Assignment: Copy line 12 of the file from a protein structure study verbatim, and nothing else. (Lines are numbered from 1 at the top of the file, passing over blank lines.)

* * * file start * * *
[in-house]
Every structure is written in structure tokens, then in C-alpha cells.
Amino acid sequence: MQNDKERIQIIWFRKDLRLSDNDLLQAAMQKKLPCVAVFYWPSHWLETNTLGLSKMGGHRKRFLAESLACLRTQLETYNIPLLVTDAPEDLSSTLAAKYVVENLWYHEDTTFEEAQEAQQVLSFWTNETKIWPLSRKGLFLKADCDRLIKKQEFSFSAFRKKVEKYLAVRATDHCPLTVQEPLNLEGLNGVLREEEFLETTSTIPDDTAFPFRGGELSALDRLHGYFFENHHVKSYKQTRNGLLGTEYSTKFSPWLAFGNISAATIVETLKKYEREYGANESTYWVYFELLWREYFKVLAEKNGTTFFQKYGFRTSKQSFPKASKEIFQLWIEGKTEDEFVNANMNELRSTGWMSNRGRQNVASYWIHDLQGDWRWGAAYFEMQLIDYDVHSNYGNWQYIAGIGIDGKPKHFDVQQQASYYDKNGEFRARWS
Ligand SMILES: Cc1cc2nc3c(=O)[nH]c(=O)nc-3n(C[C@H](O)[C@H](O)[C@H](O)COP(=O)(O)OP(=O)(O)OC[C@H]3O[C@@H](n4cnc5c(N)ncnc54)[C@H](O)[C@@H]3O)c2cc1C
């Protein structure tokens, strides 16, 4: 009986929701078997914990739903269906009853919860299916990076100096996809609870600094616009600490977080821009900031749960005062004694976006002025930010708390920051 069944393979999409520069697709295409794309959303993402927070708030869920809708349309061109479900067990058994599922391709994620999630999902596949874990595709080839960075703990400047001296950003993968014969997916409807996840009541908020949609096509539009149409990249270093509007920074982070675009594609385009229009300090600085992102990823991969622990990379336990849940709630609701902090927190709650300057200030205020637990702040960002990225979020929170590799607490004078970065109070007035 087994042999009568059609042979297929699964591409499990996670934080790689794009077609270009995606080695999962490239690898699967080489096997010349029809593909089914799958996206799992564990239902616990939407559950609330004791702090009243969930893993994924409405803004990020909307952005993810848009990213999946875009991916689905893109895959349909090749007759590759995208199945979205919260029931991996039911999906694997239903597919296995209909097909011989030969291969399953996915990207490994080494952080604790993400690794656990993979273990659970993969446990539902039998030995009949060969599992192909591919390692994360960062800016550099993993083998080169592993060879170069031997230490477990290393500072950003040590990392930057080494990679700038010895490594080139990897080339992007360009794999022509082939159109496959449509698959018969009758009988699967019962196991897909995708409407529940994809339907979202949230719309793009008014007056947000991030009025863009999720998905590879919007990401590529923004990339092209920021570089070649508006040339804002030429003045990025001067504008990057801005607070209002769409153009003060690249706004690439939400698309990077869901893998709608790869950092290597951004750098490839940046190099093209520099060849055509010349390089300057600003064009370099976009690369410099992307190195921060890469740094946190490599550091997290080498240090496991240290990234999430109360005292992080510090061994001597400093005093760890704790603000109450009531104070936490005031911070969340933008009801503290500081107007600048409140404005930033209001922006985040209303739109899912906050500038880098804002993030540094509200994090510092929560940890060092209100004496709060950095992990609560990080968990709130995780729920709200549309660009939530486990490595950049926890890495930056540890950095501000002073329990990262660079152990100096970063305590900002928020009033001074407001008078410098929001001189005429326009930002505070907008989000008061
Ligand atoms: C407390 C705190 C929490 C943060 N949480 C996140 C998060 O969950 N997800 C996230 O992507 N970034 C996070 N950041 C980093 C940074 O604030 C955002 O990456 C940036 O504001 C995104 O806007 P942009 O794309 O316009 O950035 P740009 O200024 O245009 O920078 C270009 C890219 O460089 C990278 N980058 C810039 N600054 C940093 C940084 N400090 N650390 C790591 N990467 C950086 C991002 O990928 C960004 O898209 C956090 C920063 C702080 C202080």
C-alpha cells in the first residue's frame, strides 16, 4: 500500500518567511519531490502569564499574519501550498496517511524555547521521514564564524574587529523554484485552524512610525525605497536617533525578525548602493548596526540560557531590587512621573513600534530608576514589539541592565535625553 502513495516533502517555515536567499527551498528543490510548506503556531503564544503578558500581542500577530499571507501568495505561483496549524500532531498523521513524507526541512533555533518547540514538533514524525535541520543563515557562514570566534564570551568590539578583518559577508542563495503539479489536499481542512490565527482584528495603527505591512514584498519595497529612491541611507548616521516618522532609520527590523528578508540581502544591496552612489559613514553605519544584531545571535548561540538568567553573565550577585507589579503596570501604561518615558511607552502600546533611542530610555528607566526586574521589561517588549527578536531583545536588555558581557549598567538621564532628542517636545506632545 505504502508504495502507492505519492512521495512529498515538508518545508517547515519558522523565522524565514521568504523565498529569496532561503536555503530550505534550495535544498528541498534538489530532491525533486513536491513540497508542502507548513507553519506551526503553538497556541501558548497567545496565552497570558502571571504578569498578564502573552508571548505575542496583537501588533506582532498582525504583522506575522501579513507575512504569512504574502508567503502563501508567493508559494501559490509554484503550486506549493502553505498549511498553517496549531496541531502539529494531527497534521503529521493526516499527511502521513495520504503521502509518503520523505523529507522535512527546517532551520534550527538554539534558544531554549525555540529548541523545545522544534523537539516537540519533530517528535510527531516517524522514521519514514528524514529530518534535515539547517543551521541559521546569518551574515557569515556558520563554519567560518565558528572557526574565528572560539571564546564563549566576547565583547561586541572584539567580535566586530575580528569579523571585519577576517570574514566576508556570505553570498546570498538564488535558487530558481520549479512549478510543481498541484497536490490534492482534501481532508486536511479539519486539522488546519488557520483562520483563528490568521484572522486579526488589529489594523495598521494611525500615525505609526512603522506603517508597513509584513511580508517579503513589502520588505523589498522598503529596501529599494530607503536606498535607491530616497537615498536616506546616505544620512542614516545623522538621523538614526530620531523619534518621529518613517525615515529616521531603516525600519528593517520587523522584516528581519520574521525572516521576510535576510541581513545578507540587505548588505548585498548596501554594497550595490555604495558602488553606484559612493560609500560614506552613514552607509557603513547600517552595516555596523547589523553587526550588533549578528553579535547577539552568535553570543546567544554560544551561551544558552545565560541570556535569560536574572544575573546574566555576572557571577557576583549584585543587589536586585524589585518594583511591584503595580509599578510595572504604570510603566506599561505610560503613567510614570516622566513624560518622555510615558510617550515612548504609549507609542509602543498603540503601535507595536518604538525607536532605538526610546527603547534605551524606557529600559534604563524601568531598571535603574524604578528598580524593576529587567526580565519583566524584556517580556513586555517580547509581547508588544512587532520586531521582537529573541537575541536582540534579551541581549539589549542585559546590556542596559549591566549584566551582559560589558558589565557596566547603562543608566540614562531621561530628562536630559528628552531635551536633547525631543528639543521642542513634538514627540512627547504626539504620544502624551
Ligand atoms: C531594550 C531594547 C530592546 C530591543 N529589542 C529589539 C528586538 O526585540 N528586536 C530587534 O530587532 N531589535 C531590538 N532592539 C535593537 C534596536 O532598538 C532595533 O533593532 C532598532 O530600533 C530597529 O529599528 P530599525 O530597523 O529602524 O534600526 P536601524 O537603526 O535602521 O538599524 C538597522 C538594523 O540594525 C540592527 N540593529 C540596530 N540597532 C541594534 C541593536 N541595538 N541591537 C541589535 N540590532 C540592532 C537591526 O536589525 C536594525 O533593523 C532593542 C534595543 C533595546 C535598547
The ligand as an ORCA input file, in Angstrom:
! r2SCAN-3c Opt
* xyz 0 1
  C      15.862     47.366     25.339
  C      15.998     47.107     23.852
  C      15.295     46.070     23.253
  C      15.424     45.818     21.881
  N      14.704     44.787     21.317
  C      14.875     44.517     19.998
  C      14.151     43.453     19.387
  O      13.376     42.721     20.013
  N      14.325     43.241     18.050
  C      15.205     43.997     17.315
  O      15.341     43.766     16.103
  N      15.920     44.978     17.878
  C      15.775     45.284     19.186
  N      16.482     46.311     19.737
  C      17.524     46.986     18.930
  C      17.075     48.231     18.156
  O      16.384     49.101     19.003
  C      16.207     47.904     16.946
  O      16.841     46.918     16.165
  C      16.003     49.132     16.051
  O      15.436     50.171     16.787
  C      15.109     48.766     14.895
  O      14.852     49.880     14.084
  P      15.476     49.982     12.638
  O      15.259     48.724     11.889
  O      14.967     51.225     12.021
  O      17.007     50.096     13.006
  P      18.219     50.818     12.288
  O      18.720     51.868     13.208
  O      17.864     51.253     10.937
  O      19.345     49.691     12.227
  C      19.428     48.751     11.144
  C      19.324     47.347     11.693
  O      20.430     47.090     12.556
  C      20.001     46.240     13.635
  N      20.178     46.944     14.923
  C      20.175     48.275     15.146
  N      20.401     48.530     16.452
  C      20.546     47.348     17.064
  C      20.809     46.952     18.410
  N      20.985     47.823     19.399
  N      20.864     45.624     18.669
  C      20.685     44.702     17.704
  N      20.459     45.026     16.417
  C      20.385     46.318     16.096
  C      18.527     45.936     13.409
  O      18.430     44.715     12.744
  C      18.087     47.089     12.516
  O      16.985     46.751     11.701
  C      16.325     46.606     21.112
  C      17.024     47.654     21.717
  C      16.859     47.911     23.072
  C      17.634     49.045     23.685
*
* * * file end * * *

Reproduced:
  C      15.862     47.366     25.339